A corner was awarded, much to the chagrin of the Hull defender who looked to the heavens, closed his eyes and shouted “Bastard!” in exasperation. It was so loud I gripped the seat tighter worried that the sheer force of his exclamation might worry the integrity of the perilously teetering stand further.
The game finished nil-nil. I remember nothing more.
I found the match programme for sale on eBay a few years ago. 99p, no bids, mint condition and a few hours to go.
I steeled myself for a bidding war – I simply had to have it at all costs. Deciding that money was no object I would easily pay double, no, treble figures for such a prize.
My opening gambit was £5 and I started feverishly hitting refresh whilst the clock counted down. I imagined several unseen adversaries casually saddling up to their computers to prepare counter bids, but I was poised and ready to crush them with a series of wild and outlandish counter bids of my own.
Needless to say, the clock eventually ran down and I was the proud owner of the programme from my first ever game. 1 bid, 99p – I think I had slightly over estimated the demand for such an item.
When it arrived it was indeed in mint condition, packed full of black and white adverts for fags, booze and local plant hire firms – a luxurious ‘match magazine’ it was not.
Strangely it also contained lots of text heavy features about other clubs plus a few colour photos – of Coventry City players mainly. For example, a whole page was dedicated to the fact that a player called Loek Ursem was really happy to be playing at Stoke City, all very odd.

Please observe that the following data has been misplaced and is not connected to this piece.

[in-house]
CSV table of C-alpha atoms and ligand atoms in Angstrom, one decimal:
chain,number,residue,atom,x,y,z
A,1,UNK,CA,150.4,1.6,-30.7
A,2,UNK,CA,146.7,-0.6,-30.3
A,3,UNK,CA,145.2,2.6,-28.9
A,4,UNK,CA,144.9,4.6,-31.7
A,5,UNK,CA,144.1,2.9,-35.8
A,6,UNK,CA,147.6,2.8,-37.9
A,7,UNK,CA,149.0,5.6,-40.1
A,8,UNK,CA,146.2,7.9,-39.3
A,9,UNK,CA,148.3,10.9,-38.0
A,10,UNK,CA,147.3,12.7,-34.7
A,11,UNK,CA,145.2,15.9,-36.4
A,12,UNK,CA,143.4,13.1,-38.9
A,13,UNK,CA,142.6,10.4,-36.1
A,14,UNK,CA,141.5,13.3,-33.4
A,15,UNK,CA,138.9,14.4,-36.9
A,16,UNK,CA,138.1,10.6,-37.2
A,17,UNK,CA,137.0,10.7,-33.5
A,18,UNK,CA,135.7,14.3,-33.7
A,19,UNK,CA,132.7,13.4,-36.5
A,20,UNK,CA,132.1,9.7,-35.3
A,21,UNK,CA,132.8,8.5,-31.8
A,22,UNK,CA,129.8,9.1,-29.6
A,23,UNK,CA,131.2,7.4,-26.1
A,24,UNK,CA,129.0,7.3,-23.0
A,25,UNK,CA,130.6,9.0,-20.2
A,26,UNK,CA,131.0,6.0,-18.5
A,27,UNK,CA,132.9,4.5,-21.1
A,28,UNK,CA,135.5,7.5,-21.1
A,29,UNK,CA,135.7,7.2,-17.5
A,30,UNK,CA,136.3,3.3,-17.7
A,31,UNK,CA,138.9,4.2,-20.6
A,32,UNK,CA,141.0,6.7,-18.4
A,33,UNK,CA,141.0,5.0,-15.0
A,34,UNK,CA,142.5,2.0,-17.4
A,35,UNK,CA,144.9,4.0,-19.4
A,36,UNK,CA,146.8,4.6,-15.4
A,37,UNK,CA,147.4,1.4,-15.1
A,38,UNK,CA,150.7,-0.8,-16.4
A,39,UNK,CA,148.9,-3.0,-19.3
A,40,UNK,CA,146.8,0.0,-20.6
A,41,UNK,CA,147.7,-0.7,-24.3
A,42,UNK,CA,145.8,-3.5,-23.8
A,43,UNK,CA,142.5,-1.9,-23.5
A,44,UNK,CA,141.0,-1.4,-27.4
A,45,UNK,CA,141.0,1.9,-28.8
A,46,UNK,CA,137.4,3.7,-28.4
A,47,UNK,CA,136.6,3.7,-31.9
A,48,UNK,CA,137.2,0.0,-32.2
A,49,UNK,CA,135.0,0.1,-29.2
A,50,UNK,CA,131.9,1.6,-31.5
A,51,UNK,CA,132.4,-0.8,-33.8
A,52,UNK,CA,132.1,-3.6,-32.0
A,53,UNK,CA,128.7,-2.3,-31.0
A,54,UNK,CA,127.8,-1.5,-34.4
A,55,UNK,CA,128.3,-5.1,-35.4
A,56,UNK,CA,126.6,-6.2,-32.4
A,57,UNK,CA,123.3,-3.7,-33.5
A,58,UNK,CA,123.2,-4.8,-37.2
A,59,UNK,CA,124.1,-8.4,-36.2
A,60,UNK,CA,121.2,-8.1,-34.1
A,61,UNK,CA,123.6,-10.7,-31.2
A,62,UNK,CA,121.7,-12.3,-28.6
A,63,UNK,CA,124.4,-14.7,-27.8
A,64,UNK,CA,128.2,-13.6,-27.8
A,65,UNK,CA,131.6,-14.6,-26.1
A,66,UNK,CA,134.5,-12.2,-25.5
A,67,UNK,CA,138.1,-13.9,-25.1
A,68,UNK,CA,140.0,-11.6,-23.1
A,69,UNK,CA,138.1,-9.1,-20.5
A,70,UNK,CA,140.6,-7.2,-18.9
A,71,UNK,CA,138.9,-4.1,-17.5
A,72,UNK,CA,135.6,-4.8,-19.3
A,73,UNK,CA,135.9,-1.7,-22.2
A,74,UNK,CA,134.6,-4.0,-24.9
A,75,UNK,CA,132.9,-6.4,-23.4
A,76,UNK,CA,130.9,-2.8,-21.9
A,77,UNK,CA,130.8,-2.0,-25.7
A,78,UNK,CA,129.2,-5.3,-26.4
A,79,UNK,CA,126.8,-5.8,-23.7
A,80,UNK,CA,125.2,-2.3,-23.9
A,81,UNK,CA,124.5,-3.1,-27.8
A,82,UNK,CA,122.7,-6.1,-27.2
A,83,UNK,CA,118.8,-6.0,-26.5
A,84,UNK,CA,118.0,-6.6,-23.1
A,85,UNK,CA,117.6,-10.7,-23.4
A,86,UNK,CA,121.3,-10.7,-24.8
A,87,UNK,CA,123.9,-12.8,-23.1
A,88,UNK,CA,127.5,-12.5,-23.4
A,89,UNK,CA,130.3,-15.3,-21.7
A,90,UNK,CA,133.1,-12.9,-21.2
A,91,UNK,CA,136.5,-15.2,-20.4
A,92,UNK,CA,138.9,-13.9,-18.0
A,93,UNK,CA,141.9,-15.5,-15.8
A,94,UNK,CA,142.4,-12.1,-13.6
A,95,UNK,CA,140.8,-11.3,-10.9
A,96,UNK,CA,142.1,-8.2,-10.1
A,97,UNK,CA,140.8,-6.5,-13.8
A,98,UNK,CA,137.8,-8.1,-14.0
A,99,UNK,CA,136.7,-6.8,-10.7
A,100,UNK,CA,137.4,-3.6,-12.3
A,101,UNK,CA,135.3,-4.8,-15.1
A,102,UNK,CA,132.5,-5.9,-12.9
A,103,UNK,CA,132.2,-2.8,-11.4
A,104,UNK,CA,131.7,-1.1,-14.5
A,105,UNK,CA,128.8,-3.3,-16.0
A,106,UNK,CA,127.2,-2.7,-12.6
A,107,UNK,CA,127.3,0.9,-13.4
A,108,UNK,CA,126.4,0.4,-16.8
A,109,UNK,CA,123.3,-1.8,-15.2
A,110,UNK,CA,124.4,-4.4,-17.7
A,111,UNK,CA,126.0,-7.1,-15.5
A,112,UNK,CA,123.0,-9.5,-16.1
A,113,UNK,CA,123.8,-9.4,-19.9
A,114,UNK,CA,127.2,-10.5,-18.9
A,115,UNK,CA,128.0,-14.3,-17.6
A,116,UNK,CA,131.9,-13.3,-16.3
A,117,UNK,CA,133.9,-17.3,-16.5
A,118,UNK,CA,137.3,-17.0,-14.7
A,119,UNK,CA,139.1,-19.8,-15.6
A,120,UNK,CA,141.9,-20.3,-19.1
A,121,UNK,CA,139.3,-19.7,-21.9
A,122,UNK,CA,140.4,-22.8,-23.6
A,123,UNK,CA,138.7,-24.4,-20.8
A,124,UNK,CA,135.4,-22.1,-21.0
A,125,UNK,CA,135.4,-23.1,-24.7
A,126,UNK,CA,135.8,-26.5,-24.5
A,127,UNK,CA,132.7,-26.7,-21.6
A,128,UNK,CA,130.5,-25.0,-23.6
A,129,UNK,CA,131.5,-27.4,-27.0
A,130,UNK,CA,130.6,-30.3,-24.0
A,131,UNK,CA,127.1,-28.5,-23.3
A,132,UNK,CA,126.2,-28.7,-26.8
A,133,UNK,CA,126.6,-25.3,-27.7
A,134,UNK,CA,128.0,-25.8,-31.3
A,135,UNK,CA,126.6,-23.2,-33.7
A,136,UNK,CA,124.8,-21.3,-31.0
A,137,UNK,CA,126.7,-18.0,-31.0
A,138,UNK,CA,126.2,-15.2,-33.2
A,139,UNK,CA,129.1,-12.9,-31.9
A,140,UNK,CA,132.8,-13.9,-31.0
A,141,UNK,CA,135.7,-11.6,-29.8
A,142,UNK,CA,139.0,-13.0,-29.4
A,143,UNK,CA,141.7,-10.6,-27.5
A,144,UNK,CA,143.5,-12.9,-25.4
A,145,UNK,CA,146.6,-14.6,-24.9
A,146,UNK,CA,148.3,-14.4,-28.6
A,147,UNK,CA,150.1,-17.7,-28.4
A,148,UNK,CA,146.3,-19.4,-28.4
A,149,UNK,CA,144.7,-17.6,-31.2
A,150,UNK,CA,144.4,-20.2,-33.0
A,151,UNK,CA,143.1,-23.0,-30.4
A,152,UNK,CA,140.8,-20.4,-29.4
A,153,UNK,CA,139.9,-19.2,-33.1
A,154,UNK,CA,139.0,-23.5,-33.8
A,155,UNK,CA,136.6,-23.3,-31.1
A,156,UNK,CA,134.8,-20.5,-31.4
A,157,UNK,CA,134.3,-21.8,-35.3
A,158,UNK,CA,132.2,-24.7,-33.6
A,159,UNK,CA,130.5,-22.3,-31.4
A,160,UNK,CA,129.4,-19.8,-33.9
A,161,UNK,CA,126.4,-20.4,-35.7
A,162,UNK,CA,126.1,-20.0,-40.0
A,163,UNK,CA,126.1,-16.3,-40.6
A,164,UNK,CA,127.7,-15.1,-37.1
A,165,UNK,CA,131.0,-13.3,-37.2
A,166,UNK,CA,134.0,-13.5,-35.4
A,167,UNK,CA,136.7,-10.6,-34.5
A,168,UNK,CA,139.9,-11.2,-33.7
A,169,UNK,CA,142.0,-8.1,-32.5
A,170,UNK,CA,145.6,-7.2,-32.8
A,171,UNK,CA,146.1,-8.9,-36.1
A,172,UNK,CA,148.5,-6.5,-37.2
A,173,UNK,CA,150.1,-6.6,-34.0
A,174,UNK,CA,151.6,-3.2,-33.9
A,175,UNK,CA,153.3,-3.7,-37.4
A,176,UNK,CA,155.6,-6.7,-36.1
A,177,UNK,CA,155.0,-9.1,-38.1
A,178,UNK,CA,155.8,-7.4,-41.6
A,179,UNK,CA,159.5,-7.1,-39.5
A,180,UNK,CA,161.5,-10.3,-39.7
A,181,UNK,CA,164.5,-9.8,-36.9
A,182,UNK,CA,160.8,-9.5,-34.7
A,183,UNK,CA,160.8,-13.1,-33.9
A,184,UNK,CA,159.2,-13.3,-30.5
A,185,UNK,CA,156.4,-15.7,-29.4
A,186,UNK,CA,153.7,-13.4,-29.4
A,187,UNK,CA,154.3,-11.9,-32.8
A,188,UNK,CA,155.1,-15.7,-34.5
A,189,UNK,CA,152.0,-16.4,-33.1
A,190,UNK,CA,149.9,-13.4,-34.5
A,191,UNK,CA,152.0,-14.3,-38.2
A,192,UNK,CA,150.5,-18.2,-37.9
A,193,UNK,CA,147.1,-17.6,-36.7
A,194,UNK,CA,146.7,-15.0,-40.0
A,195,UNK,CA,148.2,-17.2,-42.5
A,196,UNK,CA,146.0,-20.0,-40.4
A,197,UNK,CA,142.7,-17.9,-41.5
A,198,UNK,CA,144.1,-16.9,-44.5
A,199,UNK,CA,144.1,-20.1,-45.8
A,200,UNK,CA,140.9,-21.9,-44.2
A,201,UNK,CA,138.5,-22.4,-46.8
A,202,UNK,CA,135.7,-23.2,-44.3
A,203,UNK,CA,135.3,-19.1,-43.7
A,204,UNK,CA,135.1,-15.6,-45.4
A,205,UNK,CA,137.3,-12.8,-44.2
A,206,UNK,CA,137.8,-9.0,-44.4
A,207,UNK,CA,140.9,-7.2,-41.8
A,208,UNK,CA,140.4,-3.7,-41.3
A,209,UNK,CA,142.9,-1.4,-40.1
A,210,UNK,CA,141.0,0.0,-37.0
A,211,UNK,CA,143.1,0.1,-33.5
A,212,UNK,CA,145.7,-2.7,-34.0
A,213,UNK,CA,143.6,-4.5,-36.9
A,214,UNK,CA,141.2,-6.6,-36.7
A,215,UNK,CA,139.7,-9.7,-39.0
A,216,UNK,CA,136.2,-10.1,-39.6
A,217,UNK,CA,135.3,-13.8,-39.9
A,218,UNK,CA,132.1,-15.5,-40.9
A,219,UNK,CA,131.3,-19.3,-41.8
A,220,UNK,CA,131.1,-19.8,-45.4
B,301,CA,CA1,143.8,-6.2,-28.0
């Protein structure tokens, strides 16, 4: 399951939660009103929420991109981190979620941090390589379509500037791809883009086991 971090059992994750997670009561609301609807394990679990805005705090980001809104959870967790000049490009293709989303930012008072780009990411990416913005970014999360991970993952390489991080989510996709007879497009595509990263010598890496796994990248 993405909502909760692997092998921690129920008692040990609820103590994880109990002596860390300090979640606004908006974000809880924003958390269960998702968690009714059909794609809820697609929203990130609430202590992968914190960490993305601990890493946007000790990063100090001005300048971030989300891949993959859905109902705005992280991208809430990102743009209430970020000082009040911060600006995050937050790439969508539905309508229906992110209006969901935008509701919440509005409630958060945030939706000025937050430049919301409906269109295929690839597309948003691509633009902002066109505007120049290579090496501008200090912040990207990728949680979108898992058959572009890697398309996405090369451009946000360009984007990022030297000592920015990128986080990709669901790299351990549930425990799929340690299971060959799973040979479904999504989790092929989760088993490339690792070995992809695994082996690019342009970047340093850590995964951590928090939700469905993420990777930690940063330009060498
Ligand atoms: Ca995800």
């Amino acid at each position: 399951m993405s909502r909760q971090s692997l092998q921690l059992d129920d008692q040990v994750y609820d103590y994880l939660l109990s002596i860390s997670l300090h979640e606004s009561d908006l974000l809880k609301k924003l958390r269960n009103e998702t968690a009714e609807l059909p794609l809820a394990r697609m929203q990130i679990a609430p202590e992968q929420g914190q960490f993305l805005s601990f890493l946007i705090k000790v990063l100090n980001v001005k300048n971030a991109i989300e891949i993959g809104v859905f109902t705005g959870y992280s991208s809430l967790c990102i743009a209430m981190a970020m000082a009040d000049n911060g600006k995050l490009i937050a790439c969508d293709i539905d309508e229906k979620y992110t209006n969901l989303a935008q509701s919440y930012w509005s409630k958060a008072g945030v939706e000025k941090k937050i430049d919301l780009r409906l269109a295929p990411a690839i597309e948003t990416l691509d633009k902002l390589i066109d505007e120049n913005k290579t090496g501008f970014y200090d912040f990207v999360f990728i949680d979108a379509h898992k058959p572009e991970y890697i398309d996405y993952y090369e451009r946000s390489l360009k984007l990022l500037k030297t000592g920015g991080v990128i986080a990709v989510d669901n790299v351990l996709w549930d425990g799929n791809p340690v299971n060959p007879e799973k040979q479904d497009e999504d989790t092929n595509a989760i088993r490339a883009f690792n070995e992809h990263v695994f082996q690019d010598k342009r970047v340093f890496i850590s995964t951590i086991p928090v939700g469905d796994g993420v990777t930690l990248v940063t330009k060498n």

Oh and Mrs Pratt of Corsham scooped the £1000 jackpot in the 78th Moonraker Lottery, good times.
I read up about the 1979 Hull City team, and sniggered when I saw a young Steve McClaren in the team photo, little did he know what was in store for him in the future. Unfortunately the pen pictures failed to mention him or the other player of note, Brian Marwood. Also, quite frustratingly, the team details didn’t stretch to cover whether the aptly named Peter Skipper was indeed the captain or not.
Unlike Steve though, I knew what was in store for me in the future, attending lots and lots of games. Thankfully the next game I went to did provide me with my first County Ground goal, a truly fantastic strike (I like to imagine) courtesy of Alan Mayes in a one nil hammering (I like to imagine) of Southend. My memory of that game is equally hazy.
I always think of that first game when I go to football, especially when I see youngsters going to matches with their Dads. I try to imagine how they will look back at their first game in thirty years time; laughing about the basic catering, the out-dated toilets, antiquated concrete stands and plastic seats.
Will they be relaying stories about the ‘good old days’ to their children whilst sat on massage chairs in controllable touchline hover booths? Will they be enjoying Virtua-Coke and foot long soylent green hotdogs served by robot waiters as well? We can hope.
My seat in the DRS is in almost exactly the same position as that seat in the old Shrivenham Road Stand. I don’t fear the stand collapsing now, I sadly don’t eat Double Agents or Pacers anymore, but I still love going to the County Ground with my Dad, always have, always will. (And so will my son goddamit!)